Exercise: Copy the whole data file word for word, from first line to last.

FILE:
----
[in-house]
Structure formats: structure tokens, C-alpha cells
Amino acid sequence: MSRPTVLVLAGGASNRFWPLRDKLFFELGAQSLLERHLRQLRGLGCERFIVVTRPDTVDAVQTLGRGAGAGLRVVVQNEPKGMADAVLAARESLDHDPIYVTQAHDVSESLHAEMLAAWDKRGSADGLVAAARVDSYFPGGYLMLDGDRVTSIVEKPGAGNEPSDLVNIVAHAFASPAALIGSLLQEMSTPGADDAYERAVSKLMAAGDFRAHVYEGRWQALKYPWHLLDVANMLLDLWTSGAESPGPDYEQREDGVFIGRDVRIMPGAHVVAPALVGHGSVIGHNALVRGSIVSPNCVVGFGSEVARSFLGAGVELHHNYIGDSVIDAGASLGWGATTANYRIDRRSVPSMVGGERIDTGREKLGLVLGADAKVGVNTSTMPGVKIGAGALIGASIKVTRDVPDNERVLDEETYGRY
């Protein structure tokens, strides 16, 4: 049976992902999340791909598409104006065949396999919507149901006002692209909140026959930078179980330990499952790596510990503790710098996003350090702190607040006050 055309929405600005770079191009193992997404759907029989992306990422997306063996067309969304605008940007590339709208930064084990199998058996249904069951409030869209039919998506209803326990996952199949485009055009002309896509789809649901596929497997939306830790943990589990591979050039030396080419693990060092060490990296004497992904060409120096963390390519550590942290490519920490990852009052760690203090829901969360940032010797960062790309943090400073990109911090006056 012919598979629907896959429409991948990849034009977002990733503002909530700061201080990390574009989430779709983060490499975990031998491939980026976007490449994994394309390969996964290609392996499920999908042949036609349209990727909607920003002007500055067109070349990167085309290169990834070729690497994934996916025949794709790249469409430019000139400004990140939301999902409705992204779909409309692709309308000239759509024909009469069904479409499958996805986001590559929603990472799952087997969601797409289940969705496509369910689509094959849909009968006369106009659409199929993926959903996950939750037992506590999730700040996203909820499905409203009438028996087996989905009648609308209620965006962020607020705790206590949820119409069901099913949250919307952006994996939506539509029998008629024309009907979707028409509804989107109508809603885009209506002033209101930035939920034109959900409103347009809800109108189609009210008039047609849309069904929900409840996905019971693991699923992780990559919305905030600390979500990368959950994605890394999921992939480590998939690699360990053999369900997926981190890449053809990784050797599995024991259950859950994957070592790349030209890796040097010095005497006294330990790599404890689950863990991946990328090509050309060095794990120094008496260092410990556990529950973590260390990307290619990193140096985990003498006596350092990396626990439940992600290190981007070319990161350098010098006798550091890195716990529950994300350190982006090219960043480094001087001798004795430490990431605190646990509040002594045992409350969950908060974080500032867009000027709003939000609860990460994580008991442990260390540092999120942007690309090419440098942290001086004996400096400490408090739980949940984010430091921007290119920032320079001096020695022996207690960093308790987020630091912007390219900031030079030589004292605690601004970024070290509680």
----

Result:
[in-house]
Structure formats: structure tokens, C-alpha cells
Amino acid sequence: MSRPTVLVLAGGASNRFWPLRDKLFFELGAQSLLERHLRQLRGLGCERFIVVTRPDTVDAVQTLGRGAGAGLRVVVQNEPKGMADAVLAARESLDHDPIYVTQAHDVSESLHAEMLAAWDKRGSADGLVAAARVDSYFPGGYLMLDGDRVTSIVEKPGAGNEPSDLVNIVAHAFASPAALIGSLLQEMSTPGADDAYERAVSKLMAAGDFRAHVYEGRWQALKYPWHLLDVANMLLDLWTSGAESPGPDYEQREDGVFIGRDVRIMPGAHVVAPALVGHGSVIGHNALVRGSIVSPNCVVGFGSEVARSFLGAGVELHHNYIGDSVIDAGASLGWGATTANYRIDRRSVPSMVGGERIDTGREKLGLVLGADAKVGVNTSTMPGVKIGAGALIGASIKVTRDVPDNERVLDEETYGRY
């Protein structure tokens, strides 16, 4: 049976992902999340791909598409104006065949396999919507149901006002692209909140026959930078179980330990499952790596510990503790710098996003350090702190607040006050 055309929405600005770079191009193992997404759907029989992306990422997306063996067309969304605008940007590339709208930064084990199998058996249904069951409030869209039919998506209803326990996952199949485009055009002309896509789809649901596929497997939306830790943990589990591979050039030396080419693990060092060490990296004497992904060409120096963390390519550590942290490519920490990852009052760690203090829901969360940032010797960062790309943090400073990109911090006056 012919598979629907896959429409991948990849034009977002990733503002909530700061201080990390574009989430779709983060490499975990031998491939980026976007490449994994394309390969996964290609392996499920999908042949036609349209990727909607920003002007500055067109070349990167085309290169990834070729690497994934996916025949794709790249469409430019000139400004990140939301999902409705992204779909409309692709309308000239759509024909009469069904479409499958996805986001590559929603990472799952087997969601797409289940969705496509369910689509094959849909009968006369106009659409199929993926959903996950939750037992506590999730700040996203909820499905409203009438028996087996989905009648609308209620965006962020607020705790206590949820119409069901099913949250919307952006994996939506539509029998008629024309009907979707028409509804989107109508809603885009209506002033209101930035939920034109959900409103347009809800109108189609009210008039047609849309069904929900409840996905019971693991699923992780990559919305905030600390979500990368959950994605890394999921992939480590998939690699360990053999369900997926981190890449053809990784050797599995024991259950859950994957070592790349030209890796040097010095005497006294330990790599404890689950863990991946990328090509050309060095794990120094008496260092410990556990529950973590260390990307290619990193140096985990003498006596350092990396626990439940992600290190981007070319990161350098010098006798550091890195716990529950994300350190982006090219960043480094001087001798004795430490990431605190646990509040002594045992409350969950908060974080500032867009000027709003939000609860990460994580008991442990260390540092999120942007690309090419440098942290001086004996400096400490408090739980949940984010430091921007290119920032320079001096020695022996207690960093308790987020630091912007390219900031030079030589004292605690601004970024070290509680």